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RNA-Manipulating Protein Increases Rice and Potato Yields by 50%

Photo by Sandy Ravaloniaina on Unsplash 

Recent research by scientists from the University of Chicago into RNA manipulation has shown promising results for both rice and potatoes, as initial tests involving the technique have displayed around a 50% increase in yield for both of the crops. The crops also had boosted drought tolerance, and there is a possibility that improved traits induced through this technology can be replicated in other plants which is a welcome development in light of the ongoing climate crisis.

RNA is derived from organisms’ DNA in a process called transcription, copying relevant genetic information to be processed at the cell’s ribosomes to produce proteins—building blocks necessary for carrying out the functions of life. The kind and amount of protein produced from the genetic information are regulated by the cell by placing chemical markers onto the RNA.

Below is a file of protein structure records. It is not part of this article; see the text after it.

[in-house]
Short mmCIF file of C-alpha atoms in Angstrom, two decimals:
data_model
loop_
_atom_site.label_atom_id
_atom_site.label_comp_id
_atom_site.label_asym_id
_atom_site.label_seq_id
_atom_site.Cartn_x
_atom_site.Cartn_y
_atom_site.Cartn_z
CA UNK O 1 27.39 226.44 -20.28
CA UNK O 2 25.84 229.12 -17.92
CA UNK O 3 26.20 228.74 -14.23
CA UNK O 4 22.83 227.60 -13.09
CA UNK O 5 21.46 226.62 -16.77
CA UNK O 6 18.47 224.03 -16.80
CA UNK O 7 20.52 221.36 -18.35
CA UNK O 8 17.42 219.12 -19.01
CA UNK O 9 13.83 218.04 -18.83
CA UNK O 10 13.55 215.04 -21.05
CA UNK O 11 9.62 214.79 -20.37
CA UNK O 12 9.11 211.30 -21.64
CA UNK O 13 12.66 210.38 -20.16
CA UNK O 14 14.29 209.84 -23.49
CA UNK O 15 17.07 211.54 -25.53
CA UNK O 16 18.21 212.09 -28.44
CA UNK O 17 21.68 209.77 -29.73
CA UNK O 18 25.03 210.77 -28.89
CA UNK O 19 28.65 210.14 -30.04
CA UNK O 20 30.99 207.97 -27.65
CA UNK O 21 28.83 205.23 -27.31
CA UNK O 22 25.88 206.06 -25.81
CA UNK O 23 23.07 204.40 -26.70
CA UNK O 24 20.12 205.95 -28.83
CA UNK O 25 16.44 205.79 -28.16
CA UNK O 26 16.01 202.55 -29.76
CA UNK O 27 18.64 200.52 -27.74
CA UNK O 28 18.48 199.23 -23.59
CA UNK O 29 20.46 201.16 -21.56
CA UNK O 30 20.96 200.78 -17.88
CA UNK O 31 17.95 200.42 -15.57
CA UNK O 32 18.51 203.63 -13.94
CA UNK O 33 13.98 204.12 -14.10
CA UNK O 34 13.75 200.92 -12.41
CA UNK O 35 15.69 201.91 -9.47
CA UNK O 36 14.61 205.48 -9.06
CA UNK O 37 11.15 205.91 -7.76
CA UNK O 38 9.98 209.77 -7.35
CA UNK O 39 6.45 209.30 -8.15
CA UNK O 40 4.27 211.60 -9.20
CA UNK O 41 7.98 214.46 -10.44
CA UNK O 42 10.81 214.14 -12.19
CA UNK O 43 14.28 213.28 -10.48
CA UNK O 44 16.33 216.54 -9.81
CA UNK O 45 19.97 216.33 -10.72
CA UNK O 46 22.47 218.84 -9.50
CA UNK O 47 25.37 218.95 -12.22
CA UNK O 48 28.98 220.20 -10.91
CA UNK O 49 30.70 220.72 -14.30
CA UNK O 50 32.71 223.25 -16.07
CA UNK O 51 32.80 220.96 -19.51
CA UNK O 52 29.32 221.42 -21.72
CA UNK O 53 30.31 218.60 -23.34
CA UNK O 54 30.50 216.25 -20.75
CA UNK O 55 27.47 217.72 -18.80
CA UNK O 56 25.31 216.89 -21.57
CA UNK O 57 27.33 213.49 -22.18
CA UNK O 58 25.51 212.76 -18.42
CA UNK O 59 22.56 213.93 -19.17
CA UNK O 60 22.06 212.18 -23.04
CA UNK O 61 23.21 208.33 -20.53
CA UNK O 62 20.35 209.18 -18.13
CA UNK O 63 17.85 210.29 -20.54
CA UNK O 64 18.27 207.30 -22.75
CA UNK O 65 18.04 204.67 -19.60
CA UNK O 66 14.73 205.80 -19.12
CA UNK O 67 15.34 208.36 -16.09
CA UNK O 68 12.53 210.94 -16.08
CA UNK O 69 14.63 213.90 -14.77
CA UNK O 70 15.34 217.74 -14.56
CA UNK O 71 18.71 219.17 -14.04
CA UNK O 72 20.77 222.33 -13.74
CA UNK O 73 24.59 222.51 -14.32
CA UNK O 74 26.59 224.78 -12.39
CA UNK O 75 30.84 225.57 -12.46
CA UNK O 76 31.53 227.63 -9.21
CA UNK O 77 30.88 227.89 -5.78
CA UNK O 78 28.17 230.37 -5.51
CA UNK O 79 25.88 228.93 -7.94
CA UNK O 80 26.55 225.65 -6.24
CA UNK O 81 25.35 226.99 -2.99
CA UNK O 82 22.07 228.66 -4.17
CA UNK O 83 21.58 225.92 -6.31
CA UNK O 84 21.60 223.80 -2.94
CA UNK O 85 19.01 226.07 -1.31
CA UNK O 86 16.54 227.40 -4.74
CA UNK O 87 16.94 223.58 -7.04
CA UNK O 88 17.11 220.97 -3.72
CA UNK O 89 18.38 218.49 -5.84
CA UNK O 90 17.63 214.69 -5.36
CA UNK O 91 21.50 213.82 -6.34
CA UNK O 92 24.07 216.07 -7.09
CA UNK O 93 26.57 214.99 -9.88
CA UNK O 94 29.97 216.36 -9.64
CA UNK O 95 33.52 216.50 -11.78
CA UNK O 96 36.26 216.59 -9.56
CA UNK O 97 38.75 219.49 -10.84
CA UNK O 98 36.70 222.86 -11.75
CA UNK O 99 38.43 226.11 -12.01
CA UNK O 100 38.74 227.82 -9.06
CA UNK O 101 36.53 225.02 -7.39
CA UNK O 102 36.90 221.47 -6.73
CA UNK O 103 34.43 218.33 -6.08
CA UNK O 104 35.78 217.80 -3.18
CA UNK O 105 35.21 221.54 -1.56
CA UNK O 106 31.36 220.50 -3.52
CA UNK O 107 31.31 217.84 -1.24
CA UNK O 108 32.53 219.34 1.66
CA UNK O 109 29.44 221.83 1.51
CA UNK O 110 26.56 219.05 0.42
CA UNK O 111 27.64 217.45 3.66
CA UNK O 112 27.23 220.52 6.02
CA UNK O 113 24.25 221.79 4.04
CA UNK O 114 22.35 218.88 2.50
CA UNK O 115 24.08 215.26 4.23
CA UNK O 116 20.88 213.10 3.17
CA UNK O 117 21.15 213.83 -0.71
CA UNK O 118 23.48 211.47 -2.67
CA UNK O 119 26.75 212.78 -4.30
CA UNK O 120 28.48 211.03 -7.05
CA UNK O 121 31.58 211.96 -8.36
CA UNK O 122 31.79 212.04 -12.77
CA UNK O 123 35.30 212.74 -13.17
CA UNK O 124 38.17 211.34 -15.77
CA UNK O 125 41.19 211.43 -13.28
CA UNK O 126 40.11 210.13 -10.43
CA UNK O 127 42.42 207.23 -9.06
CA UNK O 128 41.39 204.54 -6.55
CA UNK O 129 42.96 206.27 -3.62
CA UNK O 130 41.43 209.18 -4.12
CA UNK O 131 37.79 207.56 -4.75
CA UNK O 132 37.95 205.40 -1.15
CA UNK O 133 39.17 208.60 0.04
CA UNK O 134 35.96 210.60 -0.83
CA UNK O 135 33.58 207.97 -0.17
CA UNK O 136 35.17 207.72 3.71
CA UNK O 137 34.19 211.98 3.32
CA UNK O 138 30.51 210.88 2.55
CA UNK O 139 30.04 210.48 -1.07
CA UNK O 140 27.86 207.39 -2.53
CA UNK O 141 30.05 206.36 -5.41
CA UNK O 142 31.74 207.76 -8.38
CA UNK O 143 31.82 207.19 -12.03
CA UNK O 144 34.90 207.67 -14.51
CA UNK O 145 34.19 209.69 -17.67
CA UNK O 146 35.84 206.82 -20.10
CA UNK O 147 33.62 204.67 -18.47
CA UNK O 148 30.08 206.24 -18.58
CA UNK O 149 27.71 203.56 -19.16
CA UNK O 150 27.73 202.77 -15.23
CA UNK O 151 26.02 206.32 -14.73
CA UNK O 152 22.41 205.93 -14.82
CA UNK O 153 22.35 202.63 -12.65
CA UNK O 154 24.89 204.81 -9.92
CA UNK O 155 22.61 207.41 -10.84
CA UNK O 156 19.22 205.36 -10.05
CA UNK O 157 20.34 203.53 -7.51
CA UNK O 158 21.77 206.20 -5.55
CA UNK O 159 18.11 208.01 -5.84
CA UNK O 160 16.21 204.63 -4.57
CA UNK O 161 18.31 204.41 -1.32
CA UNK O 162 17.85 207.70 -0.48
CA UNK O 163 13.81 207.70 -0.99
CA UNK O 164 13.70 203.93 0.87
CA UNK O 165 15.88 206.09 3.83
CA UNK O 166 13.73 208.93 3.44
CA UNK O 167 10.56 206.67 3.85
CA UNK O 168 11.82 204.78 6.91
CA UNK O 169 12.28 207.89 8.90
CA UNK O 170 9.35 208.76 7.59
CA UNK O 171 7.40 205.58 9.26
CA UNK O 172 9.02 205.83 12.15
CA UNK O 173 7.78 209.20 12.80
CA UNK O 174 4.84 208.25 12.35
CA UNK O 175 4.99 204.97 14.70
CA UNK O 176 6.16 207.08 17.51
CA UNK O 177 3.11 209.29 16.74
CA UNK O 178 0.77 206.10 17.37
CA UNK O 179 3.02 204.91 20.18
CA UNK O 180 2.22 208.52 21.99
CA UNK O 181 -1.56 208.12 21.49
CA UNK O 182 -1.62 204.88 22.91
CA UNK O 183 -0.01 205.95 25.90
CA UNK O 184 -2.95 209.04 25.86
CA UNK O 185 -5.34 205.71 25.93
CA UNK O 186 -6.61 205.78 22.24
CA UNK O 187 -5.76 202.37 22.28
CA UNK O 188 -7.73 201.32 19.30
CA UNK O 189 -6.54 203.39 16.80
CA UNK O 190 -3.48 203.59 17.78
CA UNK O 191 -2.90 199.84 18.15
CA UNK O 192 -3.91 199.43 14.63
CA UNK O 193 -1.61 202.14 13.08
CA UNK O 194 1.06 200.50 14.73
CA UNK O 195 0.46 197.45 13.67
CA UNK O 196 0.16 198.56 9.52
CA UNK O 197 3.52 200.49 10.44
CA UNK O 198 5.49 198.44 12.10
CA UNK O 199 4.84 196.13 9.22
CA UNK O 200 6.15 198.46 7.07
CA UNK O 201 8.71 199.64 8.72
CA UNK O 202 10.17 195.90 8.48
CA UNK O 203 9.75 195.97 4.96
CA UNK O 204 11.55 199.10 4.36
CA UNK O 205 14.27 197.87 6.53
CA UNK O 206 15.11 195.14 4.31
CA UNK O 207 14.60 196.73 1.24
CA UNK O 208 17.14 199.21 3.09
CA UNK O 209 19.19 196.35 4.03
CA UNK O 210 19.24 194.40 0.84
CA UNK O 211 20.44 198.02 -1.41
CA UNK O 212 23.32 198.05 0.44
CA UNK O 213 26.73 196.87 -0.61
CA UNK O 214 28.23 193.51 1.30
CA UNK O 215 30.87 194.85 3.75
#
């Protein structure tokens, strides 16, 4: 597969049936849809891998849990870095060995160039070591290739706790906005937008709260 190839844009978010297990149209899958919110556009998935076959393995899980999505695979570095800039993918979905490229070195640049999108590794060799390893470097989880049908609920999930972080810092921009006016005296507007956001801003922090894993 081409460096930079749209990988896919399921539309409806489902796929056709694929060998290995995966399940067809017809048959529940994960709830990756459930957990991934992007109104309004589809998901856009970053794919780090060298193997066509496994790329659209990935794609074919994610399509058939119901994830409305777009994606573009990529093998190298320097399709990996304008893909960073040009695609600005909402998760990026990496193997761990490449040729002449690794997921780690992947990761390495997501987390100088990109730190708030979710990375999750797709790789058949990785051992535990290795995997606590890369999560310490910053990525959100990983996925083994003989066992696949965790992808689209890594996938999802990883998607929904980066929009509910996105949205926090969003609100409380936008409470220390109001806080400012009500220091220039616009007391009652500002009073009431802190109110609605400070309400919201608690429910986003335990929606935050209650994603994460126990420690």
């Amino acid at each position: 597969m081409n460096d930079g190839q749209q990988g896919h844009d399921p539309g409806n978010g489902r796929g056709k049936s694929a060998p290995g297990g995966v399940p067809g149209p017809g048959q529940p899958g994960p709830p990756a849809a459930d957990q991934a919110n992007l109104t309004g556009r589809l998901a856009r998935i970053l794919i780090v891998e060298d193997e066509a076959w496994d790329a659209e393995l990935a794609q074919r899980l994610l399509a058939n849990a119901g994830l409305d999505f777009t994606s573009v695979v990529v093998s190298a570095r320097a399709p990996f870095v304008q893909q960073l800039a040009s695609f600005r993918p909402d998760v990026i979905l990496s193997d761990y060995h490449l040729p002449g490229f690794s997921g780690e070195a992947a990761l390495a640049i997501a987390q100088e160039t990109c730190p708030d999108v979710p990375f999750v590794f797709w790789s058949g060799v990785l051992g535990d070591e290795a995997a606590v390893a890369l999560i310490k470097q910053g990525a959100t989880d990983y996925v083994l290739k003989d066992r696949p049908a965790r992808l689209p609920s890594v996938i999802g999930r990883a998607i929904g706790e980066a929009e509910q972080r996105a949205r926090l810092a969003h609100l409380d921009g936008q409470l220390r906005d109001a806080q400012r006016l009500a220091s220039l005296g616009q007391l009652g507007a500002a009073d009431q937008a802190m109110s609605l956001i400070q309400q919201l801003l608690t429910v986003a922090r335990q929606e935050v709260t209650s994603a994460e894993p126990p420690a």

Professor Chuan He and Professor Guifang Jia focused on a particular protein called FTO; by introducing it in the protein-making process, chemical markers related to controlling growth are inhibited, thus allowing for greater growth in the crops. Originally tested on rice, field tests results show that the plants grew 50% more mass and increased yield by 50%. The plants also grew longer roots, and photosynthesized more efficiently, which provided additional tolerance to drought.

Replicating this to potato plants also yielded similar results where the potatoes that grew were much larger compared to their unmodified counterparts. Professor He said that it suggested a degree of universality that was “extremely exciting”.

Further studies and collaboration with academia and industry are needed to fully understand the process behind the application to enable it to be adopted safely on a large scale, He says. With early field studies showing that such application can be scaled up, this discovery could not only help address problems of food security but could also help make sure that plants especially crops can be equipped with the necessary tools to mitigate the harsh effects of climate change.



*Biotechnology Coalition of the Philippines*


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